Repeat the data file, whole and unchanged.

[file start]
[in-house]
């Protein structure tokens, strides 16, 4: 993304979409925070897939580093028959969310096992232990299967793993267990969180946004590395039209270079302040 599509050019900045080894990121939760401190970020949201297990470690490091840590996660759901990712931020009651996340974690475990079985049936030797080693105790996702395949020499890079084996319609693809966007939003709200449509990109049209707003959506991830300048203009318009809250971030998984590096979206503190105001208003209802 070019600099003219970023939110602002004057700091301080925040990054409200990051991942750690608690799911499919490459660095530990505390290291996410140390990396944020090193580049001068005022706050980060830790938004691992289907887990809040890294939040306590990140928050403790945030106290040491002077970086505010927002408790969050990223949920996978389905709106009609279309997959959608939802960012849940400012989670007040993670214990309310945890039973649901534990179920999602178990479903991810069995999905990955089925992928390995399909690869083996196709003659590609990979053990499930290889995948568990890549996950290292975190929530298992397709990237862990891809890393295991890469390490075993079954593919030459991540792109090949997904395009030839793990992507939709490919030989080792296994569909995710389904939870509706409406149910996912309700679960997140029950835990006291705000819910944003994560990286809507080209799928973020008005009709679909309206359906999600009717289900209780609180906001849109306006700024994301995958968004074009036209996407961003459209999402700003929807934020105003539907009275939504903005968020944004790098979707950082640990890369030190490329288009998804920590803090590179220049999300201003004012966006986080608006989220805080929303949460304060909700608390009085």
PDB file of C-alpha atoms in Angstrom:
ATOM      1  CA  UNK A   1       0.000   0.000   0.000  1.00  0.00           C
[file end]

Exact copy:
[in-house]
């Protein structure tokens, strides 16, 4: 993304979409925070897939580093028959969310096992232990299967793993267990969180946004590395039209270079302040 599509050019900045080894990121939760401190970020949201297990470690490091840590996660759901990712931020009651996340974690475990079985049936030797080693105790996702395949020499890079084996319609693809966007939003709200449509990109049209707003959506991830300048203009318009809250971030998984590096979206503190105001208003209802 070019600099003219970023939110602002004057700091301080925040990054409200990051991942750690608690799911499919490459660095530990505390290291996410140390990396944020090193580049001068005022706050980060830790938004691992289907887990809040890294939040306590990140928050403790945030106290040491002077970086505010927002408790969050990223949920996978389905709106009609279309997959959608939802960012849940400012989670007040993670214990309310945890039973649901534990179920999602178990479903991810069995999905990955089925992928390995399909690869083996196709003659590609990979053990499930290889995948568990890549996950290292975190929530298992397709990237862990891809890393295991890469390490075993079954593919030459991540792109090949997904395009030839793990992507939709490919030989080792296994569909995710389904939870509706409406149910996912309700679960997140029950835990006291705000819910944003994560990286809507080209799928973020008005009709679909309206359906999600009717289900209780609180906001849109306006700024994301995958968004074009036209996407961003459209999402700003929807934020105003539907009275939504903005968020944004790098979707950082640990890369030190490329288009998804920590803090590179220049999300201003004012966006986080608006989220805080929303949460304060909700608390009085």
PDB file of C-alpha atoms in Angstrom:
ATOM      1  CA  UNK A   1       0.000   0.000   0.000  1.00  0.00           C